Telltale is a company synonymous with tension and drama; they have no problem taking their narrative to dark, dangerous places, and their characters through many levels of hell. All That Remains should be considered by fans of the first season as a grueling, yet poignant exhibition of this narrative sadism. Everyone else can consider this a missed opportunity to fix long standing technical issues, or write a unique or surprising first act in a license and universe that has be spread very thin as of late.
Starting in a pretty familiar situation, young Clementine travels nomadically, mourning quietly the effects of last season’s conclusion. Retaining the purest parts of the candy coated child she embodied almost exclusively in the original season, actually stepping into her shoes provides a new opportunity to get her as dirty as expected for Walking Dead protagonists. This happens very early and really never stops, and becomes the most tense and engrossing part of the story being told, because her trials are the only ones that aren’t so incredibly predictable, even if they will almost always end in a way the you can expect. The rest of the game – its characters, the murky, overall story – are all very non-compelling.
Too many characters embodying roles that are almost cookie cutter compared to every other work of survival fiction. How they speak, their familial struggles – its almost too campy to really accept, anymore. Characterization is a very important part of fiction, because of its ability to make people relatable when the super fantastical setting can often times not be. But zombie apocalypses are nothing new, and it’s time for writers to get a little more creative than a conspicuously mixed race party of survivors complete with your ‘softy,’ ‘wise old leader,’ and ‘suspicious lady with her own dirty secrets.’ Maybe the fact that these literary criticisms can be made against the industry’s best writing team is a symptom of the genre or the artform as a whole, and less of just this particular work. The fact of the matter is, though, this game is a big violator of a lot of noticeable, disengaging clichés that make it very hard to look at this particular outing with the same wide-eyed wonder as the first series.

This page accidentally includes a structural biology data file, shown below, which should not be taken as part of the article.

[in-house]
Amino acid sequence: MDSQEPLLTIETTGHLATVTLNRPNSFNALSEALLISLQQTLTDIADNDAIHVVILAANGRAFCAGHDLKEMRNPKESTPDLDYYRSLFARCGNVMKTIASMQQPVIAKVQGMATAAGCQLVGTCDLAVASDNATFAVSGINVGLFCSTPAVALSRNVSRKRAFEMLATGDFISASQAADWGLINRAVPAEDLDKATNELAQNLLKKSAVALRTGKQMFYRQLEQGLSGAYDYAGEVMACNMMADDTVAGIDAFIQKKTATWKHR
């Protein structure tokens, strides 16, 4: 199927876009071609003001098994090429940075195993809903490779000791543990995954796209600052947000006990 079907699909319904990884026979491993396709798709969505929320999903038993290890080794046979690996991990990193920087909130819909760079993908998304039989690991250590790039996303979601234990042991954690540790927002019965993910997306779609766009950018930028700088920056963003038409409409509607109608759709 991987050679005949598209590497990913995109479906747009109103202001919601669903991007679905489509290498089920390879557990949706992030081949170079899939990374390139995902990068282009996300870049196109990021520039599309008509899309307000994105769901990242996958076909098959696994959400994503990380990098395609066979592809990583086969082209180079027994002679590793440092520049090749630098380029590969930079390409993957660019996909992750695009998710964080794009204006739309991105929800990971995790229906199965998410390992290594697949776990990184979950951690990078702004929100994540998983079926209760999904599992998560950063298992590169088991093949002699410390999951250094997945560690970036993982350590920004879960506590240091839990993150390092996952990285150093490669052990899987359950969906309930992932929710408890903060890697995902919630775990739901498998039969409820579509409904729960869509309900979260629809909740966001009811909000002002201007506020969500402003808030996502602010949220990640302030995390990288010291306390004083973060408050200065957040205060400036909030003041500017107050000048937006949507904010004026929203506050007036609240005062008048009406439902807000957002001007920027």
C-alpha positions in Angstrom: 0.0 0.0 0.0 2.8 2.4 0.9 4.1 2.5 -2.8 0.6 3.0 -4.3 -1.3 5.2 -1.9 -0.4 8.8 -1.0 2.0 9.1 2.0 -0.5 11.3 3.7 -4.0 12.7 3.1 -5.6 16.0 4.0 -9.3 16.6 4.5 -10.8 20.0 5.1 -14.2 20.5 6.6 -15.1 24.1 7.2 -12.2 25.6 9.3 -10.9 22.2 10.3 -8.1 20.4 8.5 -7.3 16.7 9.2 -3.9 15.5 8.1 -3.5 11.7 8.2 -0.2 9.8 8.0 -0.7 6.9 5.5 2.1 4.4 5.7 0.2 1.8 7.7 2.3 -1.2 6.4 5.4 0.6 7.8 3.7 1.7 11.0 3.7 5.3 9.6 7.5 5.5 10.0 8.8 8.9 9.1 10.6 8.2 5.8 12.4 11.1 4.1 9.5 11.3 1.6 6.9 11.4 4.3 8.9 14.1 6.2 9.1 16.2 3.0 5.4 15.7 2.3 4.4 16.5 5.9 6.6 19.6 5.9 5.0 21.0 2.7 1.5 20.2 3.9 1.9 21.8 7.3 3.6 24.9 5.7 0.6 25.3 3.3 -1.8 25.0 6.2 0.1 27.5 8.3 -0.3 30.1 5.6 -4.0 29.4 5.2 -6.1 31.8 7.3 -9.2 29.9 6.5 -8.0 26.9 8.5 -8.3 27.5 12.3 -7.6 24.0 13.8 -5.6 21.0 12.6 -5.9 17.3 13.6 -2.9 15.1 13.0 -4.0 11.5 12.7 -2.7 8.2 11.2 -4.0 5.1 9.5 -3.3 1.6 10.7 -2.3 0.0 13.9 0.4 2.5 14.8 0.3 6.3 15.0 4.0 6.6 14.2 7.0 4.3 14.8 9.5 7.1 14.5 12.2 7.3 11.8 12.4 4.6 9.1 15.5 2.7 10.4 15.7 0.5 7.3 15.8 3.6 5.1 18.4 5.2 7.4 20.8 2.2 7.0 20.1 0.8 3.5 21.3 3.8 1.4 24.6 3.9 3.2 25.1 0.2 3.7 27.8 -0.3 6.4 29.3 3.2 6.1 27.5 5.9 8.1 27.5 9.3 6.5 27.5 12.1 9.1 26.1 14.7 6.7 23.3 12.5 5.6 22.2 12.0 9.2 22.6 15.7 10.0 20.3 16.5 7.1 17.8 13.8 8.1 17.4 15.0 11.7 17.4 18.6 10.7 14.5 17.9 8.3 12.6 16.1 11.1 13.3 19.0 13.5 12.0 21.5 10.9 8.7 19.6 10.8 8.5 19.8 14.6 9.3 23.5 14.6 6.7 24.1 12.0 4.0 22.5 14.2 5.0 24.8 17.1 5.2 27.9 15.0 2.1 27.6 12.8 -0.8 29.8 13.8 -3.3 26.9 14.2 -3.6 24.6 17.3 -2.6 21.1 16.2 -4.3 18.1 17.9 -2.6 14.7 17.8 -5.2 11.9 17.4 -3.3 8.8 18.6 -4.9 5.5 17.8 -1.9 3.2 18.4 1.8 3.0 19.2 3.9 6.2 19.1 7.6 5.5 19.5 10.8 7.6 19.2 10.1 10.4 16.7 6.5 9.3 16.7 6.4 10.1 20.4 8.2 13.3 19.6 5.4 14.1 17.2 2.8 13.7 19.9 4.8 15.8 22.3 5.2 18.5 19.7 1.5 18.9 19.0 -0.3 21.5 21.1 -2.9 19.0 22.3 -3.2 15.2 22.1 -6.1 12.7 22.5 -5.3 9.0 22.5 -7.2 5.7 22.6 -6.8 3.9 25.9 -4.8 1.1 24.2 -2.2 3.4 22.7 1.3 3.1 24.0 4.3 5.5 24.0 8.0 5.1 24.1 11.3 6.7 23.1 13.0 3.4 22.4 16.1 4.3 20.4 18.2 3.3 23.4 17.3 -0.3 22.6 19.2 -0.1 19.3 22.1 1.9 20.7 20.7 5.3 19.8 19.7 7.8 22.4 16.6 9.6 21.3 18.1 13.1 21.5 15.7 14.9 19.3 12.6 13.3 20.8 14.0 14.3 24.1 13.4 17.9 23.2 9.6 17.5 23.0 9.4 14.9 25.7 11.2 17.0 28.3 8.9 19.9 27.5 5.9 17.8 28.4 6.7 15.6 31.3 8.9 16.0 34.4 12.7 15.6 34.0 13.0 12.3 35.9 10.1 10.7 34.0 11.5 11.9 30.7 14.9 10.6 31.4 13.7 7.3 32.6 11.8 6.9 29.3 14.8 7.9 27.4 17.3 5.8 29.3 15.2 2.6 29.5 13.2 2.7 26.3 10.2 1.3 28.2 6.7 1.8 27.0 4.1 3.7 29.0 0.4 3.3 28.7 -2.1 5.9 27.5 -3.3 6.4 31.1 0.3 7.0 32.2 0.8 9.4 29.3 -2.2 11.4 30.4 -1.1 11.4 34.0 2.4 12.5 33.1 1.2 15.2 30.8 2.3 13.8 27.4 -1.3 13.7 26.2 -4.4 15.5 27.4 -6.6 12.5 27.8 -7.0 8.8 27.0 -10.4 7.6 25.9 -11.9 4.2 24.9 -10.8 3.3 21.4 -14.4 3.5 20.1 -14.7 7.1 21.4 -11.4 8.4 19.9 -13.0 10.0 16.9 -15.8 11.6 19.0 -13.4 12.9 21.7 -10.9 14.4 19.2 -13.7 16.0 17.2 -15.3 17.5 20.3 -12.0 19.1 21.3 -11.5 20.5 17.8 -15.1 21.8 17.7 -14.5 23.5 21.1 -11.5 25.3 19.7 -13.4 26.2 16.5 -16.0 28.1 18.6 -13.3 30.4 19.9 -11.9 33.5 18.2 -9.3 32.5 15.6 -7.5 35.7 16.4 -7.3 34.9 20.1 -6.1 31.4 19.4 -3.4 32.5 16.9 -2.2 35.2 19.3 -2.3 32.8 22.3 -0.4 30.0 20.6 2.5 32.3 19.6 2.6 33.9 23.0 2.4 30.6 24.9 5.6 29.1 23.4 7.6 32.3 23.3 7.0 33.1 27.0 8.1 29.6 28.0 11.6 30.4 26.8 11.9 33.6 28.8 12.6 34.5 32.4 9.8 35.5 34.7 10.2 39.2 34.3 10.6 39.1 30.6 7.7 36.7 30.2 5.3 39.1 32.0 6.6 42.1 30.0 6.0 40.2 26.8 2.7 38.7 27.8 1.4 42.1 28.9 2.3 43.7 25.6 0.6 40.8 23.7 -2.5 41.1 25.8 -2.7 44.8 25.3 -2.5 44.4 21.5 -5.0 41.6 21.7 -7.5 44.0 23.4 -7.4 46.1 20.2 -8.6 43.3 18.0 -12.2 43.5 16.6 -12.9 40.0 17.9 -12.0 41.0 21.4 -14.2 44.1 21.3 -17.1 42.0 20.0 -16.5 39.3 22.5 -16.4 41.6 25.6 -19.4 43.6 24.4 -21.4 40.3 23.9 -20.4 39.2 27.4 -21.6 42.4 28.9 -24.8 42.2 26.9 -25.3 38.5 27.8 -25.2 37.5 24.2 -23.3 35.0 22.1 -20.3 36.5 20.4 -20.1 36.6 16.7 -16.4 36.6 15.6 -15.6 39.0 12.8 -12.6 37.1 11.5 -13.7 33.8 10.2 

There are really great moments, though. As with the books and (sometimes) the TV show, some of the best moments don’t involve zombies at all. It’s in these sequences, where the pacing is perfect and you feel as vulnerable as Clementine herself when behind the controller, that you remember that these games and this genre are in some of the best hands imaginable. But there are just as many perfectly pitched and directed moments as there are moments that could have been that, if they didn’t feel like zombies were simply shoehorned into the conflict, just to remind everyone that the dead are still walking.
Moments where the silence and loneliness of some of the places you’ll go really lend to the immersion, but are instantly ruined when suddenly a zombie happens to surprise his way onto the scene. When he’s there, the zombie is suddenly the loudest and most belligerent thing in the field. The way they act, they would have never gotten the drop on you, no matter what other sort of nonsense is happening. Another example of TWD lowering its own standards to conform to some of the worst traits of the horror genre.
Outside of the passable, but not groundbreaking story elements there are still more, less excusable issues. My tastes in my storytelling is different than a lot people, but every gamer deserves a game that runs well and reliably. Though it lacks a lot of the horrible crash issues of the originals, far too often does the frame rate dip to a slow trickle, especially during moments when you’re not even playing. Far too many times did I miss important frames of cutscenes – moments where the final blow was struck on an enemy, for example – because the visuals just couldn’t stay synced with the audio. If big, action packed titles like Call of Duty and Halo can manage to keep a steady fps, I can’t accept any excuse as to why a point and click adventure cannot.
But these games can be somewhat like comfort food to many people. Many look for these story tropes, and for those of you that do, this game is for you. For players that really want to see the next evolution of Clementine, this is for you as well. For people who don’t mind the technical hiccups that have plagued almost every game this developer has released, this game is for you. For me, all of these things outshined the brilliant moments that this game really does possess, far too often.